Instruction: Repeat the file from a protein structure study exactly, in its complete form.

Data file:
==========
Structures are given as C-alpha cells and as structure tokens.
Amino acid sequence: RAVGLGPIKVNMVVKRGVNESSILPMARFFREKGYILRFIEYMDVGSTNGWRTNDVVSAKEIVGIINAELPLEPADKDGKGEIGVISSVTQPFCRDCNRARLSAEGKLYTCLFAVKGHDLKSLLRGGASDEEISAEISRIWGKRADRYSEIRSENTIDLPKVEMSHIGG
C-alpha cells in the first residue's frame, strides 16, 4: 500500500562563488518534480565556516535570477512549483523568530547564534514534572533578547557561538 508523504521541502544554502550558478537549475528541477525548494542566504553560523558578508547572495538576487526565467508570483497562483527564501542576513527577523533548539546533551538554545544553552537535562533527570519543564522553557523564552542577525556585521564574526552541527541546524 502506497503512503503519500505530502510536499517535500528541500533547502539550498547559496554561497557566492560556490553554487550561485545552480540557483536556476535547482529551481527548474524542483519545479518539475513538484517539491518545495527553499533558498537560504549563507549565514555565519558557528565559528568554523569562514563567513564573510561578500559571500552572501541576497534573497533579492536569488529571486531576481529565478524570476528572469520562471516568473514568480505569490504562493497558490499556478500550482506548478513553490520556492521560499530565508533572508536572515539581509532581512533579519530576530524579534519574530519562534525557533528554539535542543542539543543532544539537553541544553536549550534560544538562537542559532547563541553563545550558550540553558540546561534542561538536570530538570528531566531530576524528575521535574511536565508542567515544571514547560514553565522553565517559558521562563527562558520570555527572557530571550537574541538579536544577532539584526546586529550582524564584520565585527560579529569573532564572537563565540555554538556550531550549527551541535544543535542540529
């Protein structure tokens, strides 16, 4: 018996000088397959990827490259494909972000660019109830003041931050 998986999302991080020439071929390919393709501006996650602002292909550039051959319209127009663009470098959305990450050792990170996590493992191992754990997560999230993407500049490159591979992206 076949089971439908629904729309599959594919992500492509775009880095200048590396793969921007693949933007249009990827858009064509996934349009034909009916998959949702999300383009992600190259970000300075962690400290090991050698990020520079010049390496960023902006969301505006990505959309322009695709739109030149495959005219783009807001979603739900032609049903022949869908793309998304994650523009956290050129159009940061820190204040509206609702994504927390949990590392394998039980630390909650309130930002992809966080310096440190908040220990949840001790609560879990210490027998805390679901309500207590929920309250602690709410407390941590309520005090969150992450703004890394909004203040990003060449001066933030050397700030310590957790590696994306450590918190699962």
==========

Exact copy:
Structures are given as C-alpha cells and as structure tokens.
Amino acid sequence: RAVGLGPIKVNMVVKRGVNESSILPMARFFREKGYILRFIEYMDVGSTNGWRTNDVVSAKEIVGIINAELPLEPADKDGKGEIGVISSVTQPFCRDCNRARLSAEGKLYTCLFAVKGHDLKSLLRGGASDEEISAEISRIWGKRADRYSEIRSENTIDLPKVEMSHIGG
C-alpha cells in the first residue's frame, strides 16, 4: 500500500562563488518534480565556516535570477512549483523568530547564534514534572533578547557561538 508523504521541502544554502550558478537549475528541477525548494542566504553560523558578508547572495538576487526565467508570483497562483527564501542576513527577523533548539546533551538554545544553552537535562533527570519543564522553557523564552542577525556585521564574526552541527541546524 502506497503512503503519500505530502510536499517535500528541500533547502539550498547559496554561497557566492560556490553554487550561485545552480540557483536556476535547482529551481527548474524542483519545479518539475513538484517539491518545495527553499533558498537560504549563507549565514555565519558557528565559528568554523569562514563567513564573510561578500559571500552572501541576497534573497533579492536569488529571486531576481529565478524570476528572469520562471516568473514568480505569490504562493497558490499556478500550482506548478513553490520556492521560499530565508533572508536572515539581509532581512533579519530576530524579534519574530519562534525557533528554539535542543542539543543532544539537553541544553536549550534560544538562537542559532547563541553563545550558550540553558540546561534542561538536570530538570528531566531530576524528575521535574511536565508542567515544571514547560514553565522553565517559558521562563527562558520570555527572557530571550537574541538579536544577532539584526546586529550582524564584520565585527560579529569573532564572537563565540555554538556550531550549527551541535544543535542540529
């Protein structure tokens, strides 16, 4: 018996000088397959990827490259494909972000660019109830003041931050 998986999302991080020439071929390919393709501006996650602002292909550039051959319209127009663009470098959305990450050792990170996590493992191992754990997560999230993407500049490159591979992206 076949089971439908629904729309599959594919992500492509775009880095200048590396793969921007693949933007249009990827858009064509996934349009034909009916998959949702999300383009992600190259970000300075962690400290090991050698990020520079010049390496960023902006969301505006990505959309322009695709739109030149495959005219783009807001979603739900032609049903022949869908793309998304994650523009956290050129159009940061820190204040509206609702994504927390949990590392394998039980630390909650309130930002992809966080310096440190908040220990949840001790609560879990210490027998805390679901309500207590929920309250602690709410407390941590309520005090969150992450703004890394909004203040990003060449001066933030050397700030310590957790590696994306450590918190699962």